energy are wonderful they are sadly misplaced. I hope he can become a
    better beekeeper.

    And yes this comes with the
    sting of a lack of sensitivity to it. He believes his posting some
    article on the internet gives him credibility. Alas it doesn’t and if
    this is the way he keeps bees he may need to rethink it. So I will put
    the same style argument he does; Sam Comfort says the biggest problem in
    beekeeping is beekeepers. I have seen Sam be right in that time and
    time again.

    Bee Barf Apiaries

    • Trey Crowder

      Correct on all points. I am treatment free myself and have very little to no mites. This guy posting this article is the real idiot.

  • Trey Crowder

    Just because your neighbor has treatment free bees does NOT mean they have lots of mites and most definitely does NOT mean the mites that killed your colony came from your neighbor. If fact you ARE THE IDOT!

  • Bill Joe Sweeden

    Do you carry the same discontent with naturally occurring hives?

  • usamopatriot

    You are the idiot here. Treat them with what? A chemical? Freaking moron. I only have feral bee’s and have zero varroa problems.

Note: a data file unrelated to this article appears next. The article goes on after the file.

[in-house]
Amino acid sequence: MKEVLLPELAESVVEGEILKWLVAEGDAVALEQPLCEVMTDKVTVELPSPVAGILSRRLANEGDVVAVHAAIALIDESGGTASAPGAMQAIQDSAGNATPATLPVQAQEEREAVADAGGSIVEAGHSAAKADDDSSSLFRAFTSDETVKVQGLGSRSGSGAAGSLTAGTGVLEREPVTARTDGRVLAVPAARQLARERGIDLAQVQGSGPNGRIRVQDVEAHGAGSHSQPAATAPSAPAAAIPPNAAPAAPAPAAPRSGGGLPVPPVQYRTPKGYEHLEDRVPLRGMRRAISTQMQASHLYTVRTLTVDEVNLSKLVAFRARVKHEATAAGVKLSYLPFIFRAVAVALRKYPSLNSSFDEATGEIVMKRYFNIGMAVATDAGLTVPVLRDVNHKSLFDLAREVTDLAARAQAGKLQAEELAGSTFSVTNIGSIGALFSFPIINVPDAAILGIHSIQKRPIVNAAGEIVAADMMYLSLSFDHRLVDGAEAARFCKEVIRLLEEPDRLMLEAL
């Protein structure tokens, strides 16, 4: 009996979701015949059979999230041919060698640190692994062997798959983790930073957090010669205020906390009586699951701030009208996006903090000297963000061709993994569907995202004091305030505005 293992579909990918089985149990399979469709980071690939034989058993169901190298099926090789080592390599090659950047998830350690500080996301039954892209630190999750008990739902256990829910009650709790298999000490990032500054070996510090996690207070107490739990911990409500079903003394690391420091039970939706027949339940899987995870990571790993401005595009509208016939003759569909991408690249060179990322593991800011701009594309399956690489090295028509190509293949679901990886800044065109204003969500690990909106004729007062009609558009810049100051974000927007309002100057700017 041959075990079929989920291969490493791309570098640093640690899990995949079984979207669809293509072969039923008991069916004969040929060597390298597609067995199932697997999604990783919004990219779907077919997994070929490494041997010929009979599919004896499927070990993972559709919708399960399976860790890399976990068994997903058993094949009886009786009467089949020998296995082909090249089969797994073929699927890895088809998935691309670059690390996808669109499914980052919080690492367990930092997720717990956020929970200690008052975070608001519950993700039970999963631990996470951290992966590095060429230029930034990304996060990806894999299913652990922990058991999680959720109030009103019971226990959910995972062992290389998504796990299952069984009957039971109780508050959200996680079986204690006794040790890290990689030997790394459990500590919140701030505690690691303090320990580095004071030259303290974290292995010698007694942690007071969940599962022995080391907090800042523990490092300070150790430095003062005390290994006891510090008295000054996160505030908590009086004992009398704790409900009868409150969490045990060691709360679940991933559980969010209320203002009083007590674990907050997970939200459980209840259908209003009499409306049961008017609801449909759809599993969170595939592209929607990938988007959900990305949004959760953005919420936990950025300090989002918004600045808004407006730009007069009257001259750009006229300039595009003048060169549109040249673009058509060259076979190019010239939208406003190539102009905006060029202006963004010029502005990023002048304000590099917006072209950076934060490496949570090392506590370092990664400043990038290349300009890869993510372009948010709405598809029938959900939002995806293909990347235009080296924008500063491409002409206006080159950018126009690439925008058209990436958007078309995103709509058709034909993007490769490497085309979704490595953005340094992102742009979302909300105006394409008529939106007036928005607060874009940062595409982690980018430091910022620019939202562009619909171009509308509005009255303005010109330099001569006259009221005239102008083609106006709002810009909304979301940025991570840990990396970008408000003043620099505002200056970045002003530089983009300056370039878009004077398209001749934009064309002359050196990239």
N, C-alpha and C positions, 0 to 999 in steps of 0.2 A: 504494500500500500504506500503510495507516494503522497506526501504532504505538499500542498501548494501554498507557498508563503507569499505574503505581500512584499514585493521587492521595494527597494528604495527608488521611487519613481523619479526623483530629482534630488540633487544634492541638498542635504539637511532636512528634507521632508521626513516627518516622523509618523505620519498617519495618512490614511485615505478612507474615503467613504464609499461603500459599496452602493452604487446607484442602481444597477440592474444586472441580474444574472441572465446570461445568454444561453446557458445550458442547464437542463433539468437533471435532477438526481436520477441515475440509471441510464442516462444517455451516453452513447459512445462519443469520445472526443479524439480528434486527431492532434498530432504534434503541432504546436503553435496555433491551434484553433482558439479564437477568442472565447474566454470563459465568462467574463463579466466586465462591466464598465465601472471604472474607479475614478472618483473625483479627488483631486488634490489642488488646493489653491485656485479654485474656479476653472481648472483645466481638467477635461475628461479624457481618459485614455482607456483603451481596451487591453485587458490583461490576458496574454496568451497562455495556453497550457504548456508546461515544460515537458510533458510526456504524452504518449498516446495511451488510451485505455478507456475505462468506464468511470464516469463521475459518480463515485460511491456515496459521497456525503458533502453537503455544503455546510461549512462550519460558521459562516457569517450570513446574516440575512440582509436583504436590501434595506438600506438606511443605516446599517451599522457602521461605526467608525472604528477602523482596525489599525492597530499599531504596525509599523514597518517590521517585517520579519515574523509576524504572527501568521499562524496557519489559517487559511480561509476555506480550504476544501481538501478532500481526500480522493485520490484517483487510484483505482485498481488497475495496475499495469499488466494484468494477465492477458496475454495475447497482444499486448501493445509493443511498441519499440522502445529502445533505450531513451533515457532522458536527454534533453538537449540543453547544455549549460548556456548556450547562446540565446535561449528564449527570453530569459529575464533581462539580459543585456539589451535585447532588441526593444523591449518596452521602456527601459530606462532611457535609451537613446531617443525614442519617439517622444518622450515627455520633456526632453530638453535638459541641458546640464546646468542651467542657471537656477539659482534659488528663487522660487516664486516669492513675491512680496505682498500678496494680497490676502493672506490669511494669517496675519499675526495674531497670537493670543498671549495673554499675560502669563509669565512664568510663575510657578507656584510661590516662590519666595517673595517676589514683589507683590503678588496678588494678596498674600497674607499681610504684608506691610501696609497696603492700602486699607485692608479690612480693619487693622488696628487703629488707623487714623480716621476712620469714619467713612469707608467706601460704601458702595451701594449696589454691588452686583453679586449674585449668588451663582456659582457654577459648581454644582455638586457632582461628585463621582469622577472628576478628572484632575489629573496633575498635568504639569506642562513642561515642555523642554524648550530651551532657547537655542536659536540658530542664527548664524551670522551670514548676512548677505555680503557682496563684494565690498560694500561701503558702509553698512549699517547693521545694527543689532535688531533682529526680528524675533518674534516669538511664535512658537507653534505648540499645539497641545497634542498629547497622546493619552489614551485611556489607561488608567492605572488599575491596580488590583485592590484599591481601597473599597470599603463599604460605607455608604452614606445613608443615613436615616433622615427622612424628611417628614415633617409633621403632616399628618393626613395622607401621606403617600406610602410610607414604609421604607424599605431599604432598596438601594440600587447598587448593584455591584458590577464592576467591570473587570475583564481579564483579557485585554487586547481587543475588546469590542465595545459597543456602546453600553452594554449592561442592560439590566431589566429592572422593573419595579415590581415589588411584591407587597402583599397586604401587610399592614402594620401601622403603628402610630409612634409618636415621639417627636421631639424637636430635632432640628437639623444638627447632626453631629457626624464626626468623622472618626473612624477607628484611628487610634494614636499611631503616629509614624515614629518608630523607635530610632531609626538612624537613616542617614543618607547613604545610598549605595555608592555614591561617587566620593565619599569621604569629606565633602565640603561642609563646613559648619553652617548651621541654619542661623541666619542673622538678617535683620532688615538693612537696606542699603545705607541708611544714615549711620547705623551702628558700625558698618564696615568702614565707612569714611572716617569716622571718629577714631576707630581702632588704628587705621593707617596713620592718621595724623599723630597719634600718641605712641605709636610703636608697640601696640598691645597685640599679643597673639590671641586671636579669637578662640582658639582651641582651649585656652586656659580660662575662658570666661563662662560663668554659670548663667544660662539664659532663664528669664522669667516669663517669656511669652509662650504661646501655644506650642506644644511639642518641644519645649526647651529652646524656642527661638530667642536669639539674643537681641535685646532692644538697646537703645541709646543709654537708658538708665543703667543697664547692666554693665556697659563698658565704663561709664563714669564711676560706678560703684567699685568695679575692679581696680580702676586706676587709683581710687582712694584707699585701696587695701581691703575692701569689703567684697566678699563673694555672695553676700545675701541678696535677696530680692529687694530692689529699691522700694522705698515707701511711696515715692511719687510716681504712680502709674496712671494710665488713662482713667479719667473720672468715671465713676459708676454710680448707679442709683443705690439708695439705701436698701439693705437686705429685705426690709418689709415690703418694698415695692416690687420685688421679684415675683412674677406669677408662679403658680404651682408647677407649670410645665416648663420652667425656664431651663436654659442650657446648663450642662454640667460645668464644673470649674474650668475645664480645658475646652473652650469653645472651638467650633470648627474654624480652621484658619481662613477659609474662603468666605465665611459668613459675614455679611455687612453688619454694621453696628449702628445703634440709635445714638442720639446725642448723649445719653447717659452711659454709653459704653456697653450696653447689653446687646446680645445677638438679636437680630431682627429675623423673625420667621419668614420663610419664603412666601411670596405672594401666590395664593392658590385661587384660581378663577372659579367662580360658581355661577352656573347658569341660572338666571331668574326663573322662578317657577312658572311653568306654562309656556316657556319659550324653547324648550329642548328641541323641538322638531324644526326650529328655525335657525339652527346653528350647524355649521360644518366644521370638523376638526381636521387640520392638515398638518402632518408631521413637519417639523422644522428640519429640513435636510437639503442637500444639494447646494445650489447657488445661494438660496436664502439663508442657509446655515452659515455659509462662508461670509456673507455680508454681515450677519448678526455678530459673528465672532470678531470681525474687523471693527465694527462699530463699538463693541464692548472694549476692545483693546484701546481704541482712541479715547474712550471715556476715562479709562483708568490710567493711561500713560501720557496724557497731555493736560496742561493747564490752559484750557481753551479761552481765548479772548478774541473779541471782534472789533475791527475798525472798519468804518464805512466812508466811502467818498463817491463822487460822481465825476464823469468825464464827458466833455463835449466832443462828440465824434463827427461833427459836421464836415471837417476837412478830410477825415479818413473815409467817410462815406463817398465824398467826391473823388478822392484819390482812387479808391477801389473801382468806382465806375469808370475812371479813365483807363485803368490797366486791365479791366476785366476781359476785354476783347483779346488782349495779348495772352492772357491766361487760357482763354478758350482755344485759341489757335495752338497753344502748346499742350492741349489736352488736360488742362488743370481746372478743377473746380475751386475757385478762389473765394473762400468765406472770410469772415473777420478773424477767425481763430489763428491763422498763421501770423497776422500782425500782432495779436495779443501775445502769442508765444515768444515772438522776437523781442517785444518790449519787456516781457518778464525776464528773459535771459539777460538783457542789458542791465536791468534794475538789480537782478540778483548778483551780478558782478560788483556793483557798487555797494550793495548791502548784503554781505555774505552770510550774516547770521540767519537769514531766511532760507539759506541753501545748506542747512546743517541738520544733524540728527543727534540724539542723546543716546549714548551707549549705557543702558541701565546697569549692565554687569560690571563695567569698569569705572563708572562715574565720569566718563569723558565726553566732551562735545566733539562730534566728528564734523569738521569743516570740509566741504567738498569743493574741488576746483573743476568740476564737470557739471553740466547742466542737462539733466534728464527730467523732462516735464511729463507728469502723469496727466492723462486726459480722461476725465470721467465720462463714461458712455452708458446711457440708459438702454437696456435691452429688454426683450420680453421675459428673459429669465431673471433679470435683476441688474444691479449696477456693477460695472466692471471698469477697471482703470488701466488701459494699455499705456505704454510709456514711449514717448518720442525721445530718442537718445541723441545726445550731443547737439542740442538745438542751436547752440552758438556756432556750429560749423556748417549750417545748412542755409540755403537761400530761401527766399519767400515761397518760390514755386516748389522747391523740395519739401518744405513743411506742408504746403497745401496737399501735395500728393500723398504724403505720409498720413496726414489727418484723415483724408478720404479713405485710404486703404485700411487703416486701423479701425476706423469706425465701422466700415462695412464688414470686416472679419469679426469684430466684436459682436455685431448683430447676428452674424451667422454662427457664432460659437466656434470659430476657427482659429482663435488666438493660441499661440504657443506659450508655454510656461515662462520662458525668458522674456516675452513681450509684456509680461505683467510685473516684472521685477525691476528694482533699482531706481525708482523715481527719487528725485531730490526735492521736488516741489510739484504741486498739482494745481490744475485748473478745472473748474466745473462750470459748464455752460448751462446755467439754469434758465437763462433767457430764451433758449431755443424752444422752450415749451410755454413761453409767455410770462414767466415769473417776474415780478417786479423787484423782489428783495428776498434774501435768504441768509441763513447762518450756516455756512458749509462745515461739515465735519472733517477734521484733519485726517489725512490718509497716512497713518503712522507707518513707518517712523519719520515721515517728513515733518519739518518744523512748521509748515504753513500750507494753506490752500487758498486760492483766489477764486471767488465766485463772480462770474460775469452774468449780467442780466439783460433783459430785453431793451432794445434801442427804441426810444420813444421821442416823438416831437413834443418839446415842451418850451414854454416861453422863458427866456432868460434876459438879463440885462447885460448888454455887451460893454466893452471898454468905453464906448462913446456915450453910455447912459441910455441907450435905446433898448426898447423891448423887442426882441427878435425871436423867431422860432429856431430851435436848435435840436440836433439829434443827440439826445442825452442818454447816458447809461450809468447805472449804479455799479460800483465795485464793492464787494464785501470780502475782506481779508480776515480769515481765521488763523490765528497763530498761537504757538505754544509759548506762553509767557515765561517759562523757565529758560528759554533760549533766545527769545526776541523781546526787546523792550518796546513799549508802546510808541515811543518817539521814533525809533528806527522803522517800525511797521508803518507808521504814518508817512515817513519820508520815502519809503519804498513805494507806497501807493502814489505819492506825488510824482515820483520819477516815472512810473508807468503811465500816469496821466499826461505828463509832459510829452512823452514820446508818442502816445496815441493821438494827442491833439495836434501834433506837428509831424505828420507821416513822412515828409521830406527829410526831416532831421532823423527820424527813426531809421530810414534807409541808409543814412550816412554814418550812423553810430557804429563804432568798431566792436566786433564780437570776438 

• flbeekeeper

      You treatment free guys are idiots. So you only have feral bees and no mites. Ill bet you 1,000 to 1 you do or will. Your a moron. The author is exactly right.

      • usamopatriot

        You chemical users methods are really working aren’t they. When you folks start to give the bee’s credit for actually being able to fix their own problems you might get somewhere. CCD was created by you modern beekeepers barbaric methods. You modern medicine acolytes are all the same. You threw out the baby with the wash water years ago and now the only thing that you know is chemicals and synthetic drugs. You call me an idiot? You folks are doing the same thing over and over expecting different results. That’s one definition of insanity. I didn’t say that I had zero varroa mites, I said I have no problems. Bee’s can handle mites on their own if given a chance but when you weaken the bee’s with constant treatment they will eventually succumb. But don’t let me distract you from refusing to think outside the box. Have a great day.

  • Jesse Fleiss

    His hive was probably filled with dead bees and that brings the mites. Dump people want to use chemicals on everything.

  • Bill

    If you’re constantly checking and treating how did the neighbor kill your hive? Native bees are not susceptible to Varroa mites so how am I putting the hammer down?